It’s something we don’t really talk about until it makes the news. Then we talk about it for a cycle of time until something else distracts us.
So today, when 680 CJOB told you about Shaylene Wilson, 22, who walked away with just cuts and bruises after her boyfriend allegedly drove the passenger side of the car into a semi early New Year’s Day, the conversation started … again. Shaylene wants victims of domestic violence to hear her story to escape the cycle of violence, so she came forward to tell it.
Her boyfriend, Christopher Rutherford, 31, is facing numerous charges, including attempted murder and kidnapping. And it seems the most common type of questions people are asking: How can she go back to him? How can she stay with him? How can she not know better?
Those are all pretty much the same question. All questions that you should never ask a woman or man who’s been in or is in an abusive relationship. Yes, we need to better understand this, to help the people who are trapped dealing with this. No, these are not the right questions to ask.
Even asking a question like, How does an intelligent person like you end up in a relationship like this? is reinforcing what the abuser has been doing: Victimizing, belittling, blaming …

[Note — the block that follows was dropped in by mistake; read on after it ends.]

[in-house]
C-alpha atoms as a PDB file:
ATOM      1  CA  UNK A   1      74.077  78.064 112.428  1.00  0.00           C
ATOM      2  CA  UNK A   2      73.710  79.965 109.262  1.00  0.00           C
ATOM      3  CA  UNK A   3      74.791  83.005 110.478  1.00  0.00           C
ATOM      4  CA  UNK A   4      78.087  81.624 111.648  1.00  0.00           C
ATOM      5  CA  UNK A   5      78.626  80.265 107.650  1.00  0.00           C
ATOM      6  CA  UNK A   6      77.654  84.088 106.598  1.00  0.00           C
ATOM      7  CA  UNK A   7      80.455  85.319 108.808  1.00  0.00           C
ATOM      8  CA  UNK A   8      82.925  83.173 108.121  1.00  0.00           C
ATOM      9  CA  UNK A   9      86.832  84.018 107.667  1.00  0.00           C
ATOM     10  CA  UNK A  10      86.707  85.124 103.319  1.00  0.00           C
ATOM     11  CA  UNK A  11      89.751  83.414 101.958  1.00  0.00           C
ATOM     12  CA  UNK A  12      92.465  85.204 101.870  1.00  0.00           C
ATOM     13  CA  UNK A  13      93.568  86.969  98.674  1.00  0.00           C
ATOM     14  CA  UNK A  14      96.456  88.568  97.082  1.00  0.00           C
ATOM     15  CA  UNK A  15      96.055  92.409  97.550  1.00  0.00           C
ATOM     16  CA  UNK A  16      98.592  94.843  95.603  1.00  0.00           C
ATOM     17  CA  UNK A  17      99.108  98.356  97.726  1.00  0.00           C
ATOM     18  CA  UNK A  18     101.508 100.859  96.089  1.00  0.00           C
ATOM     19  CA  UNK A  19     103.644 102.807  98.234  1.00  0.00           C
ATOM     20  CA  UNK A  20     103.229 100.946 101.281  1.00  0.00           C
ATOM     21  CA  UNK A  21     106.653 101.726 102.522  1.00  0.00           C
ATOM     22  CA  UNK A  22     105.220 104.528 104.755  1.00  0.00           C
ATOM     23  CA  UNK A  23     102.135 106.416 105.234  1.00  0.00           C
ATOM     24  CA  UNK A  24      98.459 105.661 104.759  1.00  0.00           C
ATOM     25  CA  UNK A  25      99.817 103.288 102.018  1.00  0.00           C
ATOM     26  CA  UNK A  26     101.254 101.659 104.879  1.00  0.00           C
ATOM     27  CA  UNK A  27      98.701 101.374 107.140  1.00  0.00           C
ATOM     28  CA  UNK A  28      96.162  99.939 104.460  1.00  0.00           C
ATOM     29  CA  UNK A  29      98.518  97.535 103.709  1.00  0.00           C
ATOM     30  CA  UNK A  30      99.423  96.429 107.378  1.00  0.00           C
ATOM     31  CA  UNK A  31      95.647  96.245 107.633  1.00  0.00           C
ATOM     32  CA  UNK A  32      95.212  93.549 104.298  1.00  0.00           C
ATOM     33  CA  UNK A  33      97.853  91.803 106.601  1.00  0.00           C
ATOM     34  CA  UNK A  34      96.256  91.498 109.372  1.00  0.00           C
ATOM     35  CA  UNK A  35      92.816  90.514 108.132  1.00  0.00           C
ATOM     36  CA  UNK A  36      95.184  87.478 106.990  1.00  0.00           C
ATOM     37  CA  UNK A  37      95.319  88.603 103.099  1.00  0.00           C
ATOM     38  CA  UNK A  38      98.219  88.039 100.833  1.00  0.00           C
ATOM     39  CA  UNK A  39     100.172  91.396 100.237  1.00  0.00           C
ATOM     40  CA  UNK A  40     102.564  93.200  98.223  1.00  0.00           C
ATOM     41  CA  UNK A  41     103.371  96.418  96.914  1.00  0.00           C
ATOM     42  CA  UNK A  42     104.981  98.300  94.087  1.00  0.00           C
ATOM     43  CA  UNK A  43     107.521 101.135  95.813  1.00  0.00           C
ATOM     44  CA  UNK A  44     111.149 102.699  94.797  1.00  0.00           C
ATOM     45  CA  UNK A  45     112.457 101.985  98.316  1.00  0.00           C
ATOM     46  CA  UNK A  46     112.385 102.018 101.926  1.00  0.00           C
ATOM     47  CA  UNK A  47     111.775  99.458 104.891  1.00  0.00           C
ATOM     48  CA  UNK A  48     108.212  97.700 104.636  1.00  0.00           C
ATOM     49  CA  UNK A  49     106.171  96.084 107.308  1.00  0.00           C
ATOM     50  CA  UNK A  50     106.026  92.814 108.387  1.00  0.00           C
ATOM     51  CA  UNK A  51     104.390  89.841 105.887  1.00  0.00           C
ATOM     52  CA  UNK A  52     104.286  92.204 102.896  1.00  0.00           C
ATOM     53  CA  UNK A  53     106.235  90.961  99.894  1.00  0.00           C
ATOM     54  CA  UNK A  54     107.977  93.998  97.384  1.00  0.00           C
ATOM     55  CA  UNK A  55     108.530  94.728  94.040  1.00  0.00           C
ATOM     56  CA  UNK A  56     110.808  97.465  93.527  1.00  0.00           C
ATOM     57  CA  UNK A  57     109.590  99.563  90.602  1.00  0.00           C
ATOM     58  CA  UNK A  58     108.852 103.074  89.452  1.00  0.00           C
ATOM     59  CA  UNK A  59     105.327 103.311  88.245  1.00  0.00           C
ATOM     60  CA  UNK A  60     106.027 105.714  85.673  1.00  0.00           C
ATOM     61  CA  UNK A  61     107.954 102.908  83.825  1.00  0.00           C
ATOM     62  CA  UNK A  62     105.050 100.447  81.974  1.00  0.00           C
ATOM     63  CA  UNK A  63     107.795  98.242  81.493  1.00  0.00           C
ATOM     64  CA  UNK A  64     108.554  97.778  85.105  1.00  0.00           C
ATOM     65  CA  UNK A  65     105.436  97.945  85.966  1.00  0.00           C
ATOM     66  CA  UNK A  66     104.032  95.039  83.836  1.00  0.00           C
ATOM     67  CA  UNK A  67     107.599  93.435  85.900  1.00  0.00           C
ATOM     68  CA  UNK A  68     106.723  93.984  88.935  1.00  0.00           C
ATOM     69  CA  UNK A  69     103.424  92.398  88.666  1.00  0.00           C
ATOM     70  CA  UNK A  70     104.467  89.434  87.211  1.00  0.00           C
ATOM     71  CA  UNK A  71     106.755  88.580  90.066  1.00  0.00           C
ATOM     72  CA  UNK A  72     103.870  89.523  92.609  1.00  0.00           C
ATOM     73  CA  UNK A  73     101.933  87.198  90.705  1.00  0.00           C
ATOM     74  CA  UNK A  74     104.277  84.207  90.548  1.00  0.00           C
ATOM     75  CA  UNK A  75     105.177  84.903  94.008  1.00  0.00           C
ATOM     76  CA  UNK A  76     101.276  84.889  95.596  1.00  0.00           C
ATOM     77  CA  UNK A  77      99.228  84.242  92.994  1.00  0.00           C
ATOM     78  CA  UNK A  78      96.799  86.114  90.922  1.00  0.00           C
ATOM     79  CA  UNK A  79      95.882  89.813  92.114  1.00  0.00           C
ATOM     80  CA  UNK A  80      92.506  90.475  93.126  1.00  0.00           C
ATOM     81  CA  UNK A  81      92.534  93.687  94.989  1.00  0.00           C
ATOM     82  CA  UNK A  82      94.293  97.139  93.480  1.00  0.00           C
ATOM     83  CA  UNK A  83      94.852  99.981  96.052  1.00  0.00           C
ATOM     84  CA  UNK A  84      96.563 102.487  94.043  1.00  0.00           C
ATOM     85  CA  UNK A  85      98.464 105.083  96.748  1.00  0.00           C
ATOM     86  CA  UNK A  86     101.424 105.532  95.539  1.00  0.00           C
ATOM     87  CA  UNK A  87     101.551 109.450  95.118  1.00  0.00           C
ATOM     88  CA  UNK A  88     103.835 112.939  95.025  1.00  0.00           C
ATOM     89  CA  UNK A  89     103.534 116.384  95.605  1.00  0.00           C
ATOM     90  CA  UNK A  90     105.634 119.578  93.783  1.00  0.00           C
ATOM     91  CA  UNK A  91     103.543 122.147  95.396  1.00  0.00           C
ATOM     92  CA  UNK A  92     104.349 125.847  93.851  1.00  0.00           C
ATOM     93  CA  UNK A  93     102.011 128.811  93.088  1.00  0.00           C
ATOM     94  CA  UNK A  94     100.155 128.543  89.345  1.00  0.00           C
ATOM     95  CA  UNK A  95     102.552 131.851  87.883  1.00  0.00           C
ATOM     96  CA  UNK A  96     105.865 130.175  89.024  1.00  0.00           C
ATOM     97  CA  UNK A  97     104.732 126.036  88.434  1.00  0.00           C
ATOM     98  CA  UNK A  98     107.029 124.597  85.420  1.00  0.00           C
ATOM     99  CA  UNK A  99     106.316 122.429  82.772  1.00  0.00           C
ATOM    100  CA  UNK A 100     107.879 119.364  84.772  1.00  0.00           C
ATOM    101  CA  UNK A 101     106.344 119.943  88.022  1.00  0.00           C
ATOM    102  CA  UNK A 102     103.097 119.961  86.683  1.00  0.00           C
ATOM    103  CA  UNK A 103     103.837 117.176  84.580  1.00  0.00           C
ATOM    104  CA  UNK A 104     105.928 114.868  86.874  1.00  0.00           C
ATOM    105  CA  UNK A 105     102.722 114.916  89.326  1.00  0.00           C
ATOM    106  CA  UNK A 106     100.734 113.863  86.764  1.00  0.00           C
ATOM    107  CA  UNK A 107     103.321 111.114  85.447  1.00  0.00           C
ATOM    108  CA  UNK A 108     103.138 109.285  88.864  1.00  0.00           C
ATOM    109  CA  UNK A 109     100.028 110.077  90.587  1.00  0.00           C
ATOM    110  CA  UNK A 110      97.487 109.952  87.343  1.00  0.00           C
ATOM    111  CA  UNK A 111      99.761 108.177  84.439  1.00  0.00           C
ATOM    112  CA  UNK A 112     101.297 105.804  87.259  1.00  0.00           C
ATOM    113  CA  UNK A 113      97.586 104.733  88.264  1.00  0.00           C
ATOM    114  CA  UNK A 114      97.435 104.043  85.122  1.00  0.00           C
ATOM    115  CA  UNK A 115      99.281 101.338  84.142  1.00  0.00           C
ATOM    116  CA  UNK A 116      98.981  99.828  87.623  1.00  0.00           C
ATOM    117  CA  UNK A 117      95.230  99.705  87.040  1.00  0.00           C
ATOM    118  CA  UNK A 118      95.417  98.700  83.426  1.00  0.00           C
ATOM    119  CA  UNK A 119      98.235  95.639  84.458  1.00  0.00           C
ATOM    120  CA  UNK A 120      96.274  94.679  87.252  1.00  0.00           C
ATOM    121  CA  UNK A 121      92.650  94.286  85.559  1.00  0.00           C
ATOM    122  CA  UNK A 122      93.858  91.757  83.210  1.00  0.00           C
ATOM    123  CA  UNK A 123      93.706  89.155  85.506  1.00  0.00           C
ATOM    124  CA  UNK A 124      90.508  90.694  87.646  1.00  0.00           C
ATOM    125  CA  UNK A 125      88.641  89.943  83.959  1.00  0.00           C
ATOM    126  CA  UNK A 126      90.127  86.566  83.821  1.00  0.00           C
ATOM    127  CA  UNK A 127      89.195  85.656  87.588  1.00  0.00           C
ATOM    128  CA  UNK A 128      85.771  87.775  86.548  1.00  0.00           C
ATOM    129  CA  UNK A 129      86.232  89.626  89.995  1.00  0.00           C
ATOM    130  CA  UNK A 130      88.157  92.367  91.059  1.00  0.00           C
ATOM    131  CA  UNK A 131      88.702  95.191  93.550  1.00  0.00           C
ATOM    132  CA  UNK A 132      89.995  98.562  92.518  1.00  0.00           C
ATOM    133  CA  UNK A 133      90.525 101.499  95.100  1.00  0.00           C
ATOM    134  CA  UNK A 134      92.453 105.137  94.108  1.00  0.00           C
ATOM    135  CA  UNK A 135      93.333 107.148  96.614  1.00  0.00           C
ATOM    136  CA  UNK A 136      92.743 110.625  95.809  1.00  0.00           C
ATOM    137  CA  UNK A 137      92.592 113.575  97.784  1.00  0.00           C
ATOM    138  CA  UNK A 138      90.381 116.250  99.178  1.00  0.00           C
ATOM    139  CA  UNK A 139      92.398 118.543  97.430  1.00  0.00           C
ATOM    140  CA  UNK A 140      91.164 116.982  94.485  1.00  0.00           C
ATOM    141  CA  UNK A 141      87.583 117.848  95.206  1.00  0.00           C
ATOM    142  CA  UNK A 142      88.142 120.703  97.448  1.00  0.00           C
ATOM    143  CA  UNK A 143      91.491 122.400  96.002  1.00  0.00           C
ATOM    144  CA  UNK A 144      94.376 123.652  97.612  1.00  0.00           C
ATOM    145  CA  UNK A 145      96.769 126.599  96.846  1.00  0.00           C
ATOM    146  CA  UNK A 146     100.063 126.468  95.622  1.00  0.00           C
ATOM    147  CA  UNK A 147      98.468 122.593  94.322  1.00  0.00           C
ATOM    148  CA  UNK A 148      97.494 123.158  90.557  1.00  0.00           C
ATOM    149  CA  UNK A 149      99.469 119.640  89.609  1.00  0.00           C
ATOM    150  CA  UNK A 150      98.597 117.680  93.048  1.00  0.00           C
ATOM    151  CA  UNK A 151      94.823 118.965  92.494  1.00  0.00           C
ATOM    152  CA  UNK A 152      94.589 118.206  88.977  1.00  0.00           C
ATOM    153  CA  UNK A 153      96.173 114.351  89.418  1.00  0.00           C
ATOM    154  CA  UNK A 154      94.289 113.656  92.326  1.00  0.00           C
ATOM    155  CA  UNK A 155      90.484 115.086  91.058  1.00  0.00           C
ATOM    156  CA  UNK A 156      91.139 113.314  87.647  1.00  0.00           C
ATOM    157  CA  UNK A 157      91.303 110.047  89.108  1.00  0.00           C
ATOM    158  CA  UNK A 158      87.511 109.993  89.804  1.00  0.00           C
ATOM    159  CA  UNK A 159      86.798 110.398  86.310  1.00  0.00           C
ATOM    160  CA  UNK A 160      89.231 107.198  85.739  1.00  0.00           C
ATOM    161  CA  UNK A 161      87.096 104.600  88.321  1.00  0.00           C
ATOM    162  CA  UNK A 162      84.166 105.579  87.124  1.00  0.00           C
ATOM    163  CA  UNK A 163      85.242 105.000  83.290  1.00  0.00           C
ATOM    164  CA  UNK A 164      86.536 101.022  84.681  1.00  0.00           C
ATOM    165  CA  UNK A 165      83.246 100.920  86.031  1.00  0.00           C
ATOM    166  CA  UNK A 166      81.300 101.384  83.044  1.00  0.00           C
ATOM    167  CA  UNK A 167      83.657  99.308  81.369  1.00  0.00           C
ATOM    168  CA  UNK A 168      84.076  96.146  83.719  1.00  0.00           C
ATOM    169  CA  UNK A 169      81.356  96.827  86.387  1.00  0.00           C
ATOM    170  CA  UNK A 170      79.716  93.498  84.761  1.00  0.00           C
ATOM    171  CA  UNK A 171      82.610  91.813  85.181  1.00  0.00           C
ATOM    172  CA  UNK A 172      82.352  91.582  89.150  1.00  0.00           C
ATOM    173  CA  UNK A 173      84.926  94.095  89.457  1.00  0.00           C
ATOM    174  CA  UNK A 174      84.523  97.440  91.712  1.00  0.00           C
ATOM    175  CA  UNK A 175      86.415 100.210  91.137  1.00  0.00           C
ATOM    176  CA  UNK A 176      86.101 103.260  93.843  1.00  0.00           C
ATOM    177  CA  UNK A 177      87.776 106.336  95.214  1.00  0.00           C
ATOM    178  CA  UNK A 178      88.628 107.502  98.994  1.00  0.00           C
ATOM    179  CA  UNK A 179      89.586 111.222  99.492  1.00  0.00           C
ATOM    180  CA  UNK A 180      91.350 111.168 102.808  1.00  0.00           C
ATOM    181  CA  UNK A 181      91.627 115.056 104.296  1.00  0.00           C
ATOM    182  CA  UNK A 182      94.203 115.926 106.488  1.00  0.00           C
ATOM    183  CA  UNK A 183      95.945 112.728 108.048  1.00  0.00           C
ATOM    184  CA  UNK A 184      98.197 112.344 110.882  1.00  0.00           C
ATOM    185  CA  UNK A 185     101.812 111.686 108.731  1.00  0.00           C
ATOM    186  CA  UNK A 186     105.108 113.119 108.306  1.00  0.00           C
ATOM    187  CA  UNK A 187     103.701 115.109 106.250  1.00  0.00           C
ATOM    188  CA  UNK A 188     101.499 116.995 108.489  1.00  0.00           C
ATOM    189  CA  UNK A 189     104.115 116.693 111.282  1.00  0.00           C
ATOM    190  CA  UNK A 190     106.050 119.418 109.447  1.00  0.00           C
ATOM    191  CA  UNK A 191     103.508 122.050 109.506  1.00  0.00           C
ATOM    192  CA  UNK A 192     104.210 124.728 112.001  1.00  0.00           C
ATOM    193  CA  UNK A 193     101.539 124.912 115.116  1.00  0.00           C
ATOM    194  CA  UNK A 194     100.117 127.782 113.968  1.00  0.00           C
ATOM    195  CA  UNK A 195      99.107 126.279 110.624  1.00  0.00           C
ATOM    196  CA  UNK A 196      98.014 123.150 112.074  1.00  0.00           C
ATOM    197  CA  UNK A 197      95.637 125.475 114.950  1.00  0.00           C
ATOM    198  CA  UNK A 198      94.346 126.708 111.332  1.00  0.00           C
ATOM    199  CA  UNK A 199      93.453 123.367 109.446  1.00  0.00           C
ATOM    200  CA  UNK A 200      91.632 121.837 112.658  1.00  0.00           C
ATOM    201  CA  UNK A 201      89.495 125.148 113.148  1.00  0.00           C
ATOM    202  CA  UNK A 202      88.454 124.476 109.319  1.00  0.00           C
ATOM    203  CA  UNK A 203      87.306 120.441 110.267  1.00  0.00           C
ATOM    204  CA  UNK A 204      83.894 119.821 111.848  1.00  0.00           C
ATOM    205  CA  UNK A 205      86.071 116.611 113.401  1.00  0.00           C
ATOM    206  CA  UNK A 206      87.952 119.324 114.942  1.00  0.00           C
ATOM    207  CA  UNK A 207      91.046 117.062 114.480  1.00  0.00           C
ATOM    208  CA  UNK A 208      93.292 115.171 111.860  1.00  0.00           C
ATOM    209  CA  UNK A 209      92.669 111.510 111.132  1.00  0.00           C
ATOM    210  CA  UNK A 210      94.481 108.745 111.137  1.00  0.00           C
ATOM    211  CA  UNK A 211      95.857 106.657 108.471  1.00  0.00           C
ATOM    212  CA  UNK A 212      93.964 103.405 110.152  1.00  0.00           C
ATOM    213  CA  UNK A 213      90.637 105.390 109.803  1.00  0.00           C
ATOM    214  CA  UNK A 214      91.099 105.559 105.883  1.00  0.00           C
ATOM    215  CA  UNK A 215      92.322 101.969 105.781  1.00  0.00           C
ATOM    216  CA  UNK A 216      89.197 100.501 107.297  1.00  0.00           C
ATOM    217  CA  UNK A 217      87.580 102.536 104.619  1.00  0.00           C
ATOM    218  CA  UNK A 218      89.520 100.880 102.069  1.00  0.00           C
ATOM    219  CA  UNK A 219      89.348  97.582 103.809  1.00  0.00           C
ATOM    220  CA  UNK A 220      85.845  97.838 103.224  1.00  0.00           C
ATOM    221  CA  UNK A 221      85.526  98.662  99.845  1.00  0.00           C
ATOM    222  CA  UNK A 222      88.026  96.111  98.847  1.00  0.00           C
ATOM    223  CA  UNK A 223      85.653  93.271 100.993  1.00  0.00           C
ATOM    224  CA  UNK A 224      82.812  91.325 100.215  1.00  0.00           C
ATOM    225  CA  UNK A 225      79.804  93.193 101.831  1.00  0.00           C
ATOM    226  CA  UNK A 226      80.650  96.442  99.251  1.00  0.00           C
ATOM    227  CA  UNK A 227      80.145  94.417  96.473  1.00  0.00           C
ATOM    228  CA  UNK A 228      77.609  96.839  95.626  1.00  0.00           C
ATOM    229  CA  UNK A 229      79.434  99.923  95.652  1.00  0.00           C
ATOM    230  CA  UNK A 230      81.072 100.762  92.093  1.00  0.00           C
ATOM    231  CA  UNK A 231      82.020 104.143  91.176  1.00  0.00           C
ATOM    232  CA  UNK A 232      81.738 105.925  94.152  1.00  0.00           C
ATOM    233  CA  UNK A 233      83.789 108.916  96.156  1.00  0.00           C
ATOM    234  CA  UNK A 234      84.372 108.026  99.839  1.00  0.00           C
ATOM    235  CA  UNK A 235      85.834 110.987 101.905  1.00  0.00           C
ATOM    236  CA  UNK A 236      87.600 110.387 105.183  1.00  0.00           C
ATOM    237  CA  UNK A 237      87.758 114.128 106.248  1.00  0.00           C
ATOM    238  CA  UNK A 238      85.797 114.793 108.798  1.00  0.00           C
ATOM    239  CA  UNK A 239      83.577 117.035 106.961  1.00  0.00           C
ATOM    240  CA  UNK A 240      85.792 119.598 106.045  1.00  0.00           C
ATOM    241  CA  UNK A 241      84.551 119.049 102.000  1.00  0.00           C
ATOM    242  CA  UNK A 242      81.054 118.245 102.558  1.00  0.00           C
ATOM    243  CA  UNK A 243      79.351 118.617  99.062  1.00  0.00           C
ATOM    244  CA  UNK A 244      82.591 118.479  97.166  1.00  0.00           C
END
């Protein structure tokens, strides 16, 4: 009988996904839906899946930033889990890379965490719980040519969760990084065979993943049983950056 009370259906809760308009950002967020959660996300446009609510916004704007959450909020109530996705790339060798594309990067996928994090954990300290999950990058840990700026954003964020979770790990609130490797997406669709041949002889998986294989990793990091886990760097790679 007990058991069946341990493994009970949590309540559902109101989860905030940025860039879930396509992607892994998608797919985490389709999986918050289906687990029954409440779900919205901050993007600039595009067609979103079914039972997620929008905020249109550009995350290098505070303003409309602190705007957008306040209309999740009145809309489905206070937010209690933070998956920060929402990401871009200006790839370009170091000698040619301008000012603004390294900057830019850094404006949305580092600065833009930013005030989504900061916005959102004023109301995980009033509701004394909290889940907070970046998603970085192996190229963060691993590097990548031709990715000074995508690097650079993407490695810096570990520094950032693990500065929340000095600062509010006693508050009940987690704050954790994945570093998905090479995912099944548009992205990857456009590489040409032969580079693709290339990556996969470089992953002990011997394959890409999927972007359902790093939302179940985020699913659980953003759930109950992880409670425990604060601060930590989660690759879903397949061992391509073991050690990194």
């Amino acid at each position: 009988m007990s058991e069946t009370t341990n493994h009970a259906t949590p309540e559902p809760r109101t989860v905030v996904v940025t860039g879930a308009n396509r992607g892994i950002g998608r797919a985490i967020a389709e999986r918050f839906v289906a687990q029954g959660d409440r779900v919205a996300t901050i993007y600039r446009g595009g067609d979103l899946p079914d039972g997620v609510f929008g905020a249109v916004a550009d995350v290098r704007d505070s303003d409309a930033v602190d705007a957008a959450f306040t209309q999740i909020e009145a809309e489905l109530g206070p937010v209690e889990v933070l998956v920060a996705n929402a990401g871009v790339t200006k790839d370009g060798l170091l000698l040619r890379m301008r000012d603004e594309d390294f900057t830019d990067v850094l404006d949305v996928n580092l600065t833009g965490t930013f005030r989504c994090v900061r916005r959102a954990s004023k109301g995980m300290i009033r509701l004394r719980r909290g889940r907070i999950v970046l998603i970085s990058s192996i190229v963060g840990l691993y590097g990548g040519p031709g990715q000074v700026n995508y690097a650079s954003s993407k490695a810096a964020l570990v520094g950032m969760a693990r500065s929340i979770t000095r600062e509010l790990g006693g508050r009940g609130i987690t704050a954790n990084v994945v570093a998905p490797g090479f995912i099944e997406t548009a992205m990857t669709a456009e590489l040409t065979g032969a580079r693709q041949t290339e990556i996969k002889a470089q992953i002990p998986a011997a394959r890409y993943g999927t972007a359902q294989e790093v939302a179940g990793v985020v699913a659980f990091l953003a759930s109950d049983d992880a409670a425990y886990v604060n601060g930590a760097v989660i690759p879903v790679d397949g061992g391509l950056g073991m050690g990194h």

The image we often have of a battered woman (or man) is someone weak, someone uneducated, someone from a poor socio-economic situation. We often have these images, because those who are abused are so good at hiding it from us, so we construct our own realities the same way they reconstruct their own realities.
I have met extremely successful, confident women and men who have been in – or who currently find themselves in – abusive relationships. Abuse can slowly, insidiously and surreptitiously pick away at self-worth, self-esteem, self-confidence. Abuse can drag you through lows and whisk you through highs that would never feel so high if you never experienced the low to begin with. Abuse can carry you to a world where you are slowly brainwashed into believing you’re to blame, you’re not capable, and you’ve messed up. Abuse can quickly make the victim look like the perpetrator. So when you say to someone it doesn’t make sense how such a smart person can end up in such a terrible situation, you reinforce what the abuser has done.
I’m here for you.
You are not a victim; you are a survivor.
You can safely share with me what you’ve been through.
You are stronger than you know.
I see the confident person you are and I will show you that person.
It’s never too late …
These are just some of the things you can say to someone who’s been abused. But, no matter your intention, to react with incredulous surprise because you thought someone was smarter or stronger “than this” takes the power away from someone who is grasping at any power source in reach. And it’s at that point that you can make the biggest difference in someone’s life.
Have you been in an abusive relationship, or helped someone through one? Taking your calls after 1pm: 204.780.6868 or 1.844.686.6868.